6. sueturner31 says:

    I love to use all shades of yellow / cream /gold in the garden it makes all the other colours zing….

  7. bittster says:

    What a nice photo of the chocolate cosmos. I always thought of it as more of a curiosity rather than a showy plant. I guess I’ve never seen it used well before!
    I’ll have to keep your comment on how a vibrant yellow will draw your eye away from less interesting spots in mind when I look at my garden this afternoon. I’m quite happy with it and I bet it has something to do with it’s “vibrancy”. thanks!

  8. I’ve always found yellow difficult to incorporat. Having a beautiful yellow yew in my boder means that more yellow is needed and you’ve given me lots of ideas. Really like the thought that yellow lifts the eye away from my fading plants.

  9. Cathy says:

    My goodness, those inulas are tall – glad mine aren’t as tall as those! How lovely to be visiting all these gardens – and it will be keeping you busy, which is a good thing. Hope things are OK at home and with your Mum too.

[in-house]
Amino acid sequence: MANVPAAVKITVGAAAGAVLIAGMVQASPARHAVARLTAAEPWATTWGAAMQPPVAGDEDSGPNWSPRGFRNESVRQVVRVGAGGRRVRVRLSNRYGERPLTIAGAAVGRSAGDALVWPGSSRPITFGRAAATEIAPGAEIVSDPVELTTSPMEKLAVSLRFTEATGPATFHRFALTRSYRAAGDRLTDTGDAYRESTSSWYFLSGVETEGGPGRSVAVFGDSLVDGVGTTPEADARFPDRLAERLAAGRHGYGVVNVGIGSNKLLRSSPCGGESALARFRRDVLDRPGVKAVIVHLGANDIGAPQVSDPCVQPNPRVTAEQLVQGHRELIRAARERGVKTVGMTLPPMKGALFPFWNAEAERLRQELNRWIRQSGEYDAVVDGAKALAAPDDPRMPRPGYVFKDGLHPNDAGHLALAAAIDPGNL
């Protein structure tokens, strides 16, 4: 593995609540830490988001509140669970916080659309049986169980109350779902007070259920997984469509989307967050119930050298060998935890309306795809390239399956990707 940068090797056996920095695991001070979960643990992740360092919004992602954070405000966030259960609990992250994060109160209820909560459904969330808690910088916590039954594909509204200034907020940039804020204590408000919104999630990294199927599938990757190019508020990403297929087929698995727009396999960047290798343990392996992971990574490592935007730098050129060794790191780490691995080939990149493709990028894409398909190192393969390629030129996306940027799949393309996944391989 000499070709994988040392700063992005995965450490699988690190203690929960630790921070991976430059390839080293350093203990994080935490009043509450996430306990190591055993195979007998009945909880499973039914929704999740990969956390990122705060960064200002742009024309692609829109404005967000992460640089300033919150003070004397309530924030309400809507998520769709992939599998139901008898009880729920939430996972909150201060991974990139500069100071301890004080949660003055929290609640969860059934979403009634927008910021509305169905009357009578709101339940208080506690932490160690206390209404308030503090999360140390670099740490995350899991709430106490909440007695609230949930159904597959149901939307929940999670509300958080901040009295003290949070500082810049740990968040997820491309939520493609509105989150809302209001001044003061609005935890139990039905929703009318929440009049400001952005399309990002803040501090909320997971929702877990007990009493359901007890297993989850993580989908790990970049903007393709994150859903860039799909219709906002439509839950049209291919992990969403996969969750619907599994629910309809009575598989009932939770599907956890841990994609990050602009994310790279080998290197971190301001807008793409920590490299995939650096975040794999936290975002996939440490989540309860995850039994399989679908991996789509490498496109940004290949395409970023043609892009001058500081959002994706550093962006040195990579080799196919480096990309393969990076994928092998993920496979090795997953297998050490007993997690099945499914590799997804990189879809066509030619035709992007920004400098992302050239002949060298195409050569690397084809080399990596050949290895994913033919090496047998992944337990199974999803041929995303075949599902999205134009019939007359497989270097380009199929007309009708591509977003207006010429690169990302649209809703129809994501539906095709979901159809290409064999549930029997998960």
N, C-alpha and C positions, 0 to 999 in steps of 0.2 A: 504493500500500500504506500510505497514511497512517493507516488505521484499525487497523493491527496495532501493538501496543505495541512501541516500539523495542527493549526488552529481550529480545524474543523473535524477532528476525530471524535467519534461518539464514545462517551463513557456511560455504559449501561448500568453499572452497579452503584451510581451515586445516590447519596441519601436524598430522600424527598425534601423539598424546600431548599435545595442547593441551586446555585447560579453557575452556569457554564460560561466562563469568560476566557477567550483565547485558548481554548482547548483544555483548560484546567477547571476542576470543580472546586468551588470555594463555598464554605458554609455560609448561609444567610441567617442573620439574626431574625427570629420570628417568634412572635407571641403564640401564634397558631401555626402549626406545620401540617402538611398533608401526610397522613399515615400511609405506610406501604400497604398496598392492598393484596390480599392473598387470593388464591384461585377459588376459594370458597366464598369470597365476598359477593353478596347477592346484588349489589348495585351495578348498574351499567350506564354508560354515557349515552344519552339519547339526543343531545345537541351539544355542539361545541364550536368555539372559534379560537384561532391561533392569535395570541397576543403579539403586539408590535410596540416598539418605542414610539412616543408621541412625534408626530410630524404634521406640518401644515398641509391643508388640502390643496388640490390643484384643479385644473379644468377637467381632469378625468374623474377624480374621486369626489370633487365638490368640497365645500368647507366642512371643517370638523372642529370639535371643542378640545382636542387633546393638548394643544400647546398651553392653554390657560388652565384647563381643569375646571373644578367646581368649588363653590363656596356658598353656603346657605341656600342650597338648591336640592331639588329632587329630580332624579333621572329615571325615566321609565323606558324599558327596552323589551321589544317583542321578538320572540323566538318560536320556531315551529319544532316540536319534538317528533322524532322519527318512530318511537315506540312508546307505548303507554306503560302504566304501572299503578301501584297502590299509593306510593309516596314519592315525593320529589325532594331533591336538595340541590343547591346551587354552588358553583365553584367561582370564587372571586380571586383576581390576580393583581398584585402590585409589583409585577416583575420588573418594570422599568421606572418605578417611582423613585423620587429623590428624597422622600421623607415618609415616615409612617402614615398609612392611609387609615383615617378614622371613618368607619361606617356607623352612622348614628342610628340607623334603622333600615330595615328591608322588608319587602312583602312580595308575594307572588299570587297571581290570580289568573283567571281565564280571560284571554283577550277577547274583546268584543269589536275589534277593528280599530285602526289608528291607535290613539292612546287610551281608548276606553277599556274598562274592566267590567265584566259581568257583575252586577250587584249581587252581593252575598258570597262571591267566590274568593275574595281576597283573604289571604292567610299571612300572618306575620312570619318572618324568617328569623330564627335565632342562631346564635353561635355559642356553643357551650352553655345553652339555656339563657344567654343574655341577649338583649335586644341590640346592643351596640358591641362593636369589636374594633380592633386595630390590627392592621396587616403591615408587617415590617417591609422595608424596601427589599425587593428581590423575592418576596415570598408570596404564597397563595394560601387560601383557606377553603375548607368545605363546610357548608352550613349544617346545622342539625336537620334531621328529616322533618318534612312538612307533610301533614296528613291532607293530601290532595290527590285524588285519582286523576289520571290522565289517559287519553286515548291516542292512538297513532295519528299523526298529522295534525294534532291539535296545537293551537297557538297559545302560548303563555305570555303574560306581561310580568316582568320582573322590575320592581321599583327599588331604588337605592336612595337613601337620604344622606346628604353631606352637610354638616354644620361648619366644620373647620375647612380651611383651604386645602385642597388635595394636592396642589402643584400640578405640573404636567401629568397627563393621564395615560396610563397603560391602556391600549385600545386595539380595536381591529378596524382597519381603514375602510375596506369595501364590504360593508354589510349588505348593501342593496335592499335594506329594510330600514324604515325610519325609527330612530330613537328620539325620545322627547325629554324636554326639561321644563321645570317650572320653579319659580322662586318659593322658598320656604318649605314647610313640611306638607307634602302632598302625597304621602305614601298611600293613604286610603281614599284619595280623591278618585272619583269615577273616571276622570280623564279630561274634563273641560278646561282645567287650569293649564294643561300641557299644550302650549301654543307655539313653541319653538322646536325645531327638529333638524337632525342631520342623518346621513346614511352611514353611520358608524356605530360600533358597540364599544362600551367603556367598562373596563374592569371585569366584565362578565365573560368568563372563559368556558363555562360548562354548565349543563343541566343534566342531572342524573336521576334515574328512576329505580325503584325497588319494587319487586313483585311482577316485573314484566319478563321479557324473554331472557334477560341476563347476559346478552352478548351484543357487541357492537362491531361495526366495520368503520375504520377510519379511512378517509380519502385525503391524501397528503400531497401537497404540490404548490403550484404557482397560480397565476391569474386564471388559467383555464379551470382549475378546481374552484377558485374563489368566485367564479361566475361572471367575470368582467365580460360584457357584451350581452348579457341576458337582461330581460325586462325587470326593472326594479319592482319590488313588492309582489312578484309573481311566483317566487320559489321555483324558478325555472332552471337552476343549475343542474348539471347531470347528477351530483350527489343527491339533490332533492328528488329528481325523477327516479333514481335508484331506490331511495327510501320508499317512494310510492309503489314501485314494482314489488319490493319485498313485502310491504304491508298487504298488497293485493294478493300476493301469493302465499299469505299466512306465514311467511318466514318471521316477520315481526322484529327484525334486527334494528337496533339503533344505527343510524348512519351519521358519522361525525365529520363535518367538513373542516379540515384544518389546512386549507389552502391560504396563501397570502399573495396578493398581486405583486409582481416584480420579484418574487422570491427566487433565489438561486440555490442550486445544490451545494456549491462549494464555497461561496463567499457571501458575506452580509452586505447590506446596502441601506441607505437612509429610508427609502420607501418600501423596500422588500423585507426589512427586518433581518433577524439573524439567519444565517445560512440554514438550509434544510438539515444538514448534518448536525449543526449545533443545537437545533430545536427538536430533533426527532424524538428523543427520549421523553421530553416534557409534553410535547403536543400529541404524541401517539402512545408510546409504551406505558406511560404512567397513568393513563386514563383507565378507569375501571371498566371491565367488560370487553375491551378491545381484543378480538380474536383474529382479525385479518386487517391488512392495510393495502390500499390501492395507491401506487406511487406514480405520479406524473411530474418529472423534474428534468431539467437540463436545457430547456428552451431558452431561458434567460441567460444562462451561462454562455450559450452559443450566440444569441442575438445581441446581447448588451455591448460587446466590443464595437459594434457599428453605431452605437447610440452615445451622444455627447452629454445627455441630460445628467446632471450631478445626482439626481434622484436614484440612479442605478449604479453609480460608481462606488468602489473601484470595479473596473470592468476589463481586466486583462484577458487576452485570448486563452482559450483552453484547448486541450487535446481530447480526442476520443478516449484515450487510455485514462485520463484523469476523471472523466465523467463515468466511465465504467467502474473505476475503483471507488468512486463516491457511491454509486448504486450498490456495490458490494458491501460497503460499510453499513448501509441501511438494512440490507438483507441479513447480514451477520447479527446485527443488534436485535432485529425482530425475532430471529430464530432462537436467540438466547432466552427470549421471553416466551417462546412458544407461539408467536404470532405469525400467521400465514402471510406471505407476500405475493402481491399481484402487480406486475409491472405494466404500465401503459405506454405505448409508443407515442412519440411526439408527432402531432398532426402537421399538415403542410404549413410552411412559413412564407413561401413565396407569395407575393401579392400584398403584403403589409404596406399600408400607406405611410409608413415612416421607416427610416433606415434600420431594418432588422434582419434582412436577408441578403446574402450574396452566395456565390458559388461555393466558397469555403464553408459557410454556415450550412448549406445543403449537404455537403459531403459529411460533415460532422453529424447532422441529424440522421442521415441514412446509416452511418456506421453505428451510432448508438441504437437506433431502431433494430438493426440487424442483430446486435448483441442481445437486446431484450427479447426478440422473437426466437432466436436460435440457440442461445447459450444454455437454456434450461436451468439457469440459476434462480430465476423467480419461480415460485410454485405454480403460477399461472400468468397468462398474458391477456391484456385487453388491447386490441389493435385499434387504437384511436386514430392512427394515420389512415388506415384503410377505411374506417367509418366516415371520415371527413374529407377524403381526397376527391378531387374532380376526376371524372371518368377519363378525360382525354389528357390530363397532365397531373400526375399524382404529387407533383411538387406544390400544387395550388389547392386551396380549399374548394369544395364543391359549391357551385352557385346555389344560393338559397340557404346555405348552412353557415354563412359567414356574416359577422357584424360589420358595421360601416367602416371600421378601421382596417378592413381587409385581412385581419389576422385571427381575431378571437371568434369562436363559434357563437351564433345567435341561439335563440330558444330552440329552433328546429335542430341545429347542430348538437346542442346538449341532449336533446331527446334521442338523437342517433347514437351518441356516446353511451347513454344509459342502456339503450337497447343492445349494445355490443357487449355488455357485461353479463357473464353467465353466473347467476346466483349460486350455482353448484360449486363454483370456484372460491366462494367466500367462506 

10. Diana Studer says:

    I’m trying to do a blue and yellow border, inspired in turn by Jean’s Garden. My blue is mostly Plumbago, which the human eye enjoys, but the camera says Meh and ignores.
    But my yellow Euryops daisy catches my attention thru the window, or as I walk round the corner of the house. I do so ❤ yellow flowers. As I work thru my list of cuttings to move to False Bay, many of my choices, are yellow!

Please feel free to leave comments as its always lovely to get feedback. I try to respond to comments as much as possible but sometimes life and work get in the way but I will do my best to respond especially if your comment is a question.